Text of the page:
Posted by Phoenix Woman on May 8, 2011
If a non-trivial number of Capitol Hill legislators of both parties didn’t owe their jobs to Big Oil, Big Coal and Big Nuclear, China wouldn’t be trouncing the US in green growth:
China’s production of green technologies has grown by a remarkable 77 per cent a year, according to the report, which was commissioned by the World Wildlife Fund for Nature and which will be unveiled on Monday at an industry conference in Amsterdam.
“The Chinese have made, on the political level, a conscious decision to capture this market and to develop this market aggressively,” said Donald Pols, an economist with the WWF.
Denmark, a longtime leader in wind energy, derives 3.1 percent of its gross domestic product from renewable energy technology and energy efficiency, or about euro6.5 billion ($9.4 billion), the report said.
The PRC is the largest cleantech producer in terms of money, with green technologies making up more than euro44 billion ($64 billion), or 1.4 percent of its annual gross domestic product. The US? We’re 17th.
It’s not just that the Chinese want a monopoly on worldwide cleantech, though that would be a nice side benefit for them. They want to flat-out survive. Human-caused global warming is a direct and growing threat to China, and the Chinese elites know it.
Seeing empty deserts where glaciers once stood not so long ago — glaciers that feed the great rivers of both China and India — was a real eye-opener for the Chinese central government. The worldwide economic downturn has been a blessing in disguise as not only has it slowed down the rate at which factories and power plants contribute to global climate change (thus buying the world an extra 18 months in which to get its act together), it allowed the central government to force the shutdown and retooling of older, polluting establishments so that they would run greener and cleaner upon reopening.
Of course, this also means that China is no longer as “business-friendly” as it once was, so various industries (such as HTI, or Hutchinson Technology) are looking towards Thailand, Indonesia and even India (Foxconn, which makes Apple’s iPads and iPods and iPhones, is going to India from China later this year) in a desperate bid to avoid having to honor environmental and labor regulations. But Thailand is an unstable mess and India and Indonesia are themselves cracking down on polluters and exploiters.
The free ride for the polluting and exploiting CEOs is over. Increasingly, they are being forced to choose between cleaning up their act or attempting to set up shop in places that are either politically unstable or have no infrastructure capable of supporting a multinational business.
(Crossposted to Renaissance Post.)
Posted in China, infrastructure, international, solar, wind power | Tagged: China, cleantech, coal, environment, fossil fuels, glaciers, global warming, Himalayas, nuclear, Oil, solar, wind | 2 Comments »
Posted by Phoenix Woman on July 29, 2009
There’s a very good case to be made for the stimulus dough the Department of Energy is about to dish out:
One of the hottest cleantech funding programs created as part of the stimulus package is close to producing some of its first winners. When we spoke with the Department of Energy back in May about the $2.4 billion in grants for advanced battery manufacturing for plug-in vehicles, we learned that the agency planned to notify awardees sometime in July — as in by the end of this week — and dole out the grants by September. While DOE Deputy Secretary Jen Stutsman told us at the time that delays were a possibility, depending on the number and completeness of applications, she confirmed with us this week that the agency “will be making all of the announcements soon.”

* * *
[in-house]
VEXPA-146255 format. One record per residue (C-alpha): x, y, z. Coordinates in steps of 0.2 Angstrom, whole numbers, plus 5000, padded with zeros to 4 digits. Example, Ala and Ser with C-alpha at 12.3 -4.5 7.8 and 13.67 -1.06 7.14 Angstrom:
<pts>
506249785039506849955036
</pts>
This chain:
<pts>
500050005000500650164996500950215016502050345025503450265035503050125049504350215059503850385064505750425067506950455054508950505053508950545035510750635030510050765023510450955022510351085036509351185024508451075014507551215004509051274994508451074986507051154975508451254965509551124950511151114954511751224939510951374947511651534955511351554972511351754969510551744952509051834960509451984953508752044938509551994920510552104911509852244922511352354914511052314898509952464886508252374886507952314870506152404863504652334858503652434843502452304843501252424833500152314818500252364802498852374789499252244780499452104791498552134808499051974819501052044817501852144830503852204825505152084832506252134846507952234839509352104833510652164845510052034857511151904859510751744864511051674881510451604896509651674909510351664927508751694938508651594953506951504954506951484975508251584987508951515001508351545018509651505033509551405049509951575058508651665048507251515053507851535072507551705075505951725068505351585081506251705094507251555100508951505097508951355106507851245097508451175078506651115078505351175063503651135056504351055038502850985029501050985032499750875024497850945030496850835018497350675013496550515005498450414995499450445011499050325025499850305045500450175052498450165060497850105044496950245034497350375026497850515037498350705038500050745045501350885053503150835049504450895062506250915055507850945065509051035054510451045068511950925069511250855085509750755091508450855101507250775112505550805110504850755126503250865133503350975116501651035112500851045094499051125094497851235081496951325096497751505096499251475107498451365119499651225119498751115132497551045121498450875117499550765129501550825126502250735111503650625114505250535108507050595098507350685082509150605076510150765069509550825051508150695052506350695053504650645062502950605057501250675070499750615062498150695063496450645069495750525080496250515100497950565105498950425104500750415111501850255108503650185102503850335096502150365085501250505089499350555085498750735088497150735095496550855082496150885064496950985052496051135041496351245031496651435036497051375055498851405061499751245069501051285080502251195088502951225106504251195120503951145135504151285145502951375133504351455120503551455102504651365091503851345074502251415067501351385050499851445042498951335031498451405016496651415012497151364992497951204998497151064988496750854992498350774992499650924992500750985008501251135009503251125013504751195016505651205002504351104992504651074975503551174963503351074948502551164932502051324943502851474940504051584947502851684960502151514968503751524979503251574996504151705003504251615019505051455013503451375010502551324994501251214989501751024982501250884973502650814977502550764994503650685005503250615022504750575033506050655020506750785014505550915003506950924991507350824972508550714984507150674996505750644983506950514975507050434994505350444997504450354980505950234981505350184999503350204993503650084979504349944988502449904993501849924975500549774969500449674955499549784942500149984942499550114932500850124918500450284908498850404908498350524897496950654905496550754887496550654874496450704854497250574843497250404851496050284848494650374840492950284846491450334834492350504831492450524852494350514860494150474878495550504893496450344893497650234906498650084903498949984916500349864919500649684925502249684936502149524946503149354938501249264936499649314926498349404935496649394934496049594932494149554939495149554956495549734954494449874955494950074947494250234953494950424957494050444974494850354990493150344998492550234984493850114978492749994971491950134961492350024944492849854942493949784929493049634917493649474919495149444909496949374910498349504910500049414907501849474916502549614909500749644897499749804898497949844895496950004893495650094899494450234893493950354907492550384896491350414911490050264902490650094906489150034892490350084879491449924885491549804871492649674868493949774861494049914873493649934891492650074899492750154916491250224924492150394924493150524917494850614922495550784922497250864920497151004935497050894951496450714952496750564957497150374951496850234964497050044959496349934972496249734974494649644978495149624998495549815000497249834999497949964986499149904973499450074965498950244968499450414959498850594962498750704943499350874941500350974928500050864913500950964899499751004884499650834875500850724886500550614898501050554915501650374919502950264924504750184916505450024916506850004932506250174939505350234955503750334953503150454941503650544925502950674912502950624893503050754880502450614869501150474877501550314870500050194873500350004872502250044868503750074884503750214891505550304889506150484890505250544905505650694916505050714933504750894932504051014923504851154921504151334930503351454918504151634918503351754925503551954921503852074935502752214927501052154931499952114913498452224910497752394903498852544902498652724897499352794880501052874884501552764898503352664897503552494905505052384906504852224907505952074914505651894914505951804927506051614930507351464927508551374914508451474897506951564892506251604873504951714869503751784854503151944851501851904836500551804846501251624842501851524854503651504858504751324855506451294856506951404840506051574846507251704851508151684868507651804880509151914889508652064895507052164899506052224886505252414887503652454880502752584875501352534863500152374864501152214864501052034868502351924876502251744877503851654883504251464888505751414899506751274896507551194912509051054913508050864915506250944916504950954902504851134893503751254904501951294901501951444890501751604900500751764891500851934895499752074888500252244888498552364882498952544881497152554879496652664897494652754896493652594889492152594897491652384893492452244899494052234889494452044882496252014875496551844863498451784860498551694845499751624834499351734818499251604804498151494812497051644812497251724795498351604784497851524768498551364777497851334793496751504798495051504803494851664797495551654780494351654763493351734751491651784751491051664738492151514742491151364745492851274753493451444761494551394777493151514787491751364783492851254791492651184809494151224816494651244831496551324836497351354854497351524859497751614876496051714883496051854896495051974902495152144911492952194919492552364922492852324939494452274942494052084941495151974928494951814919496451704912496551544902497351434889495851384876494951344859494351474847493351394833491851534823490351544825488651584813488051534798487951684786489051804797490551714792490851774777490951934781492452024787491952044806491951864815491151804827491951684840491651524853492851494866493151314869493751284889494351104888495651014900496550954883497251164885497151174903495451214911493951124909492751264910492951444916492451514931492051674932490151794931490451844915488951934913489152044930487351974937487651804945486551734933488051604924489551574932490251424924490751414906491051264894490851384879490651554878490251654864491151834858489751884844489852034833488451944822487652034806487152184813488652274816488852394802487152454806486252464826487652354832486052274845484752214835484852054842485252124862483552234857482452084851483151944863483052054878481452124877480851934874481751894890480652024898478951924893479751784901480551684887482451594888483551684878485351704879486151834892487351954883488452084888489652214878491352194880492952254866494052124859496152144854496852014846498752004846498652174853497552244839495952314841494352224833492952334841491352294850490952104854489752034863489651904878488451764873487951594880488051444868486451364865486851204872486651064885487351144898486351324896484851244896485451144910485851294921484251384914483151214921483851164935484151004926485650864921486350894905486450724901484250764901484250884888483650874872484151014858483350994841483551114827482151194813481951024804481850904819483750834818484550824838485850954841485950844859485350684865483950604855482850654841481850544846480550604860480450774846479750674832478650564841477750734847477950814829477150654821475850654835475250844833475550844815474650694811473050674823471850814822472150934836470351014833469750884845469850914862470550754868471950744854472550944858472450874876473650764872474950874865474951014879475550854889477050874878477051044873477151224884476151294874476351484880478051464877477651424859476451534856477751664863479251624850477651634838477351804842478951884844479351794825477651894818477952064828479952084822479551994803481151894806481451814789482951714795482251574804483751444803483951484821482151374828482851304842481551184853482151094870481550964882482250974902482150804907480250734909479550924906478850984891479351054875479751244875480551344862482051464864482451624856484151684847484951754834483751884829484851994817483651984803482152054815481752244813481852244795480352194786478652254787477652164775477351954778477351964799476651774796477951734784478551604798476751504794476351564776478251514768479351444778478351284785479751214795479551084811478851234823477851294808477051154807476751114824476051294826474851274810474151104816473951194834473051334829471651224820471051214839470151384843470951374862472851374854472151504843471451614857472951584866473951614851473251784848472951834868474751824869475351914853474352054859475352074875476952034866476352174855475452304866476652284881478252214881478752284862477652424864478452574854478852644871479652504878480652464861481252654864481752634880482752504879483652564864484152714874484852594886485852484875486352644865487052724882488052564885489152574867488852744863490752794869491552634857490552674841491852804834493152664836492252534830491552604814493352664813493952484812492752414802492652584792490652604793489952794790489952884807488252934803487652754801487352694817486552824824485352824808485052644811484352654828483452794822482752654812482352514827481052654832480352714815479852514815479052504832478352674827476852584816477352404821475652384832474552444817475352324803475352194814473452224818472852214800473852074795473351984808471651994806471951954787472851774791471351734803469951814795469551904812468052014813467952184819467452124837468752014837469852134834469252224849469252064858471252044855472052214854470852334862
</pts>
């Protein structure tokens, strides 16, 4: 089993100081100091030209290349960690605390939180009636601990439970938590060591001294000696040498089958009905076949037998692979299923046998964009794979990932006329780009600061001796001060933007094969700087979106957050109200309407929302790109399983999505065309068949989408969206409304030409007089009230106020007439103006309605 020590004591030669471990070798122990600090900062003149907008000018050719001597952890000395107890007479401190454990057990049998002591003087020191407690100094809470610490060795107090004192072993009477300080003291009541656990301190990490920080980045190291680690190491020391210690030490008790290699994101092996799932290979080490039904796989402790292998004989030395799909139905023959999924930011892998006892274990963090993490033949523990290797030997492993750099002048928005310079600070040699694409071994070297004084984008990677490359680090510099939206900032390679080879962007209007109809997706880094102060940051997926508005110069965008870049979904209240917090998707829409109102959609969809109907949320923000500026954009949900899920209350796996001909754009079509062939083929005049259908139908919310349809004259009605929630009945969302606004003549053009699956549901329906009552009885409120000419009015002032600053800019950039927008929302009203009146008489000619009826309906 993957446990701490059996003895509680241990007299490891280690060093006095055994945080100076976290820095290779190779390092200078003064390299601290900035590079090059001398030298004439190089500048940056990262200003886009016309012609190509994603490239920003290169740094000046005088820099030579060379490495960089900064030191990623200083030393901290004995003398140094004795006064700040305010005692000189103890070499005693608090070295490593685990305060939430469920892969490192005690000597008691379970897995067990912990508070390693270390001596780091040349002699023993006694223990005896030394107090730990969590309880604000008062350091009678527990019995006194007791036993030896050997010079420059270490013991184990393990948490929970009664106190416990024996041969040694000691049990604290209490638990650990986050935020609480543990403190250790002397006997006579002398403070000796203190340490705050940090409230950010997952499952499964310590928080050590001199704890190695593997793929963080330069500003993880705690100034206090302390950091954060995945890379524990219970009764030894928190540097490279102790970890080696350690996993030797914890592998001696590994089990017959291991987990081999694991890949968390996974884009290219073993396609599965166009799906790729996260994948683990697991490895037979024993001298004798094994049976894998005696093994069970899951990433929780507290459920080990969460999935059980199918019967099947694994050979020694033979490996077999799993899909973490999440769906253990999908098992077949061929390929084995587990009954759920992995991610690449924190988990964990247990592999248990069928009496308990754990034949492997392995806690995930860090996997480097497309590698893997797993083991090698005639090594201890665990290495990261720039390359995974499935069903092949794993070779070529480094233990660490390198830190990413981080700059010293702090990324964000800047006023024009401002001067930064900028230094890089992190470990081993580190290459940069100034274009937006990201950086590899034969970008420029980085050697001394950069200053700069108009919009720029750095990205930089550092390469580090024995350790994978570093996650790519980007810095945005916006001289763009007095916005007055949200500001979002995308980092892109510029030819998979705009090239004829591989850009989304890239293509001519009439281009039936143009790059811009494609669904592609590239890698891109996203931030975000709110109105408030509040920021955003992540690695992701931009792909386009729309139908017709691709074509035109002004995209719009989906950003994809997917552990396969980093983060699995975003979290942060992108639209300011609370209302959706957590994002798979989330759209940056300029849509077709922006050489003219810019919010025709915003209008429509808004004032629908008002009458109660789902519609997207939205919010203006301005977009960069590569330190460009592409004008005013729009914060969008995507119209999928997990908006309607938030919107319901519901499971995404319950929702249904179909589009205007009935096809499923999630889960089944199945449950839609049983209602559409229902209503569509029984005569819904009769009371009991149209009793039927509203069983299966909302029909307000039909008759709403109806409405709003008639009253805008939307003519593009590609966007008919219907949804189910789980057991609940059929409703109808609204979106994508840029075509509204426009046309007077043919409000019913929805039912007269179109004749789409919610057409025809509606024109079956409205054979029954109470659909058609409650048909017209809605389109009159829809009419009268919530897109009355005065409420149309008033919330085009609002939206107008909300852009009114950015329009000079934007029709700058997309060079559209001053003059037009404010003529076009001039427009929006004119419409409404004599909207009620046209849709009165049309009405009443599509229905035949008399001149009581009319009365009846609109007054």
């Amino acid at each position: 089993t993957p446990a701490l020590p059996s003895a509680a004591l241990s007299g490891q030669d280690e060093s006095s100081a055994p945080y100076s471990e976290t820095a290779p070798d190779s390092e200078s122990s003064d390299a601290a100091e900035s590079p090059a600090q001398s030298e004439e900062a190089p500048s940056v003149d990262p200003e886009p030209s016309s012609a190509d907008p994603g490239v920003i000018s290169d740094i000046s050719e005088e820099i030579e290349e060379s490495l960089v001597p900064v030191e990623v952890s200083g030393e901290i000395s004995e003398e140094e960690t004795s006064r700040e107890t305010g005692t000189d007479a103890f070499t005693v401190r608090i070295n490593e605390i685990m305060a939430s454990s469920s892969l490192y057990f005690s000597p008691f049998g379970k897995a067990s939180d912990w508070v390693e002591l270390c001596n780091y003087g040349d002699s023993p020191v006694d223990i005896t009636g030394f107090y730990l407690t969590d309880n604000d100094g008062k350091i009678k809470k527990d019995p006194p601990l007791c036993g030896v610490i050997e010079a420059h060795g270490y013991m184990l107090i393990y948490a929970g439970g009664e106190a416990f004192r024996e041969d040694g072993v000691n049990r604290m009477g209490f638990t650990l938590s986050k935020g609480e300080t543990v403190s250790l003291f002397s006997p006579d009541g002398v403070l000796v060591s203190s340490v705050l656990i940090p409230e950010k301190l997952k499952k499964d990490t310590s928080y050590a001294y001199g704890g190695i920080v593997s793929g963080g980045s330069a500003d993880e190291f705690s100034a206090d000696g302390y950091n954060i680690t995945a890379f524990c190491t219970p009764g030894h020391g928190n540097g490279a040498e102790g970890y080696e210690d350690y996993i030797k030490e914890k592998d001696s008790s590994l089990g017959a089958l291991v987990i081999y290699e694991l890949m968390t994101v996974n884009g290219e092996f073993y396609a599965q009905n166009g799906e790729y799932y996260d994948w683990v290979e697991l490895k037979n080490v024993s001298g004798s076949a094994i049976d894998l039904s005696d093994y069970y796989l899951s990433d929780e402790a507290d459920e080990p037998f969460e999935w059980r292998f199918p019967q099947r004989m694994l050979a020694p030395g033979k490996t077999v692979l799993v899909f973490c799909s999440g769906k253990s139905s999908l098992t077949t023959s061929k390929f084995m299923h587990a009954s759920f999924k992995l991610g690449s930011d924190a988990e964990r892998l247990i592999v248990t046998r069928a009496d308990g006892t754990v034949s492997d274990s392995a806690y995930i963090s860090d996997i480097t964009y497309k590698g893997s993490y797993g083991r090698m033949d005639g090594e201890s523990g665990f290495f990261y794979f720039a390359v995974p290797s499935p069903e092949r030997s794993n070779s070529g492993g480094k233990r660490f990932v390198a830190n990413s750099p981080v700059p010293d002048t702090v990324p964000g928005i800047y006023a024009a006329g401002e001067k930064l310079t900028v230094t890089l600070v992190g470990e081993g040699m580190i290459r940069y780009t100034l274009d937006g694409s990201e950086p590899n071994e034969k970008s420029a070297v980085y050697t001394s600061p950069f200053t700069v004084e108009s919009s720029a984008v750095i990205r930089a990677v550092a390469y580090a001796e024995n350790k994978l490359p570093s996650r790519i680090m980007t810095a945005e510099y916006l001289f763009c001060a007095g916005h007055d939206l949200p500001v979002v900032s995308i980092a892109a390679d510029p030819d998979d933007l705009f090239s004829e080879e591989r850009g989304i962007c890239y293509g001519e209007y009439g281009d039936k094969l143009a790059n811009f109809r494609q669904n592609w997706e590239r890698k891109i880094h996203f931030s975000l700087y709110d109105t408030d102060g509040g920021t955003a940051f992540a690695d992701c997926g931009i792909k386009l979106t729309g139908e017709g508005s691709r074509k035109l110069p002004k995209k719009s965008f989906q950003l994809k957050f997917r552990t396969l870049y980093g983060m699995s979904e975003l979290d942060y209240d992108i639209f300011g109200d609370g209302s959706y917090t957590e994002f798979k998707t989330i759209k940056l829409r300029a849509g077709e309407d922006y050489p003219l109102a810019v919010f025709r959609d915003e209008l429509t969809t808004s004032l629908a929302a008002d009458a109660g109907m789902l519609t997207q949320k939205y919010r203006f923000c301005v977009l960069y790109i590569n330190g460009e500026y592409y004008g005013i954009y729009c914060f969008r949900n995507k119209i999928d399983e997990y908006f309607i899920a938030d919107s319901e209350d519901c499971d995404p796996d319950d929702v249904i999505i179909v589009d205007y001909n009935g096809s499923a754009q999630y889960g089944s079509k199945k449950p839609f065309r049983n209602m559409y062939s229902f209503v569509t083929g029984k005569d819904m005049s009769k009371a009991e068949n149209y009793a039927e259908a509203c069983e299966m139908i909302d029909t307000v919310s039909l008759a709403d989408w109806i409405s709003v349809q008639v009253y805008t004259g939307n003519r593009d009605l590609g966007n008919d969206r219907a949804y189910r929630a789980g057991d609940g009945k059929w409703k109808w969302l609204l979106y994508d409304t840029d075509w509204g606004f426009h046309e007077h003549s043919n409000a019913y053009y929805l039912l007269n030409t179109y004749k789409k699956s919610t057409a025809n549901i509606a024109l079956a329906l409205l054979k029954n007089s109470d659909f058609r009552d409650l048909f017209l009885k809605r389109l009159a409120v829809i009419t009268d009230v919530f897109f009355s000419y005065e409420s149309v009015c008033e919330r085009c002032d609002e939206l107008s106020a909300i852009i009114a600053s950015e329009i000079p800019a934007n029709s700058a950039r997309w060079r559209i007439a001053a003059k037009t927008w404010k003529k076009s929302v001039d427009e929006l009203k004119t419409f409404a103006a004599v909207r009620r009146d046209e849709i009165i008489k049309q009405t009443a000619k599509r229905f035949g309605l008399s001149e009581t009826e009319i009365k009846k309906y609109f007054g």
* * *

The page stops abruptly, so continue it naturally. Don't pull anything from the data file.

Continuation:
More than 100 companies have lined up for the so-called Electric Drive Battery and Component Manufacturing Initiative’s $2.4 billion, which is set to be divided into just 32 to 35 or so grants in seven different categories. The bulk of the money — $1.2 billion — will go toward manufacturing facilities for battery cells and packs, with grants of $100 million to $150 million supporting seven to eight projects.
This is the big bottleneck for realistic (and affordable) electric cars with a range beyond that of a typical daily commute. Furthermore, improved battery storage is a way to take some strain off the grid.
Posted in automobiles, economy, energy, environment, industry, infrastructure, sustainability | Comments Off
Posted by Phoenix Woman on May 1, 2009
Boo hoo hoo, American banks that took bailout money must be forced to — GASP! — hire Americans first, rather than the cheaper H-1B workers whose labor they’ve been exploiting for years.
The H-1B program needs to be reformed, if not eliminated altogether. Right now the H-1Bs are little more than indentured servants, allowed to stay in America only to work for a single company, and only so long as they are employed by that company. Which doesn’t help the H-1Bs or the American workers whose jobs they take, but it sure benefits the CEOs. As recently as March of 2008, when the economy was already showing signs of stress (and when Microsoft was seeing the full bitter flowering of the poisoned fruit that was Vista), Bill Gates was asking Congress for more H-1B visas.
Posted in computers and software, financial crisis, industry, infrastructure, technology | 3 Comments »
Posted by Phoenix Woman on April 20, 2009
Renewable Energy World has an interesting article on why wind power is so important to the US right now:
…as the U.S. economy hemorrhaged jobs in 2008, the wind industry enjoyed 70% job growth — growth that supported a 60% surge in new wind capacity installation over 2007. The wind industry installed 8,358 MW last year, which accounted for roughly 40% of all new electricity capacity. This incredible growth led to the addition of around 35,000 new jobs, creating a total of 85,000 people now employed in the wind industry. More impressive still, even though the new jobs were wind power jobs, they were added across myriad sectors, such as manufacturing, construction and operations, among others.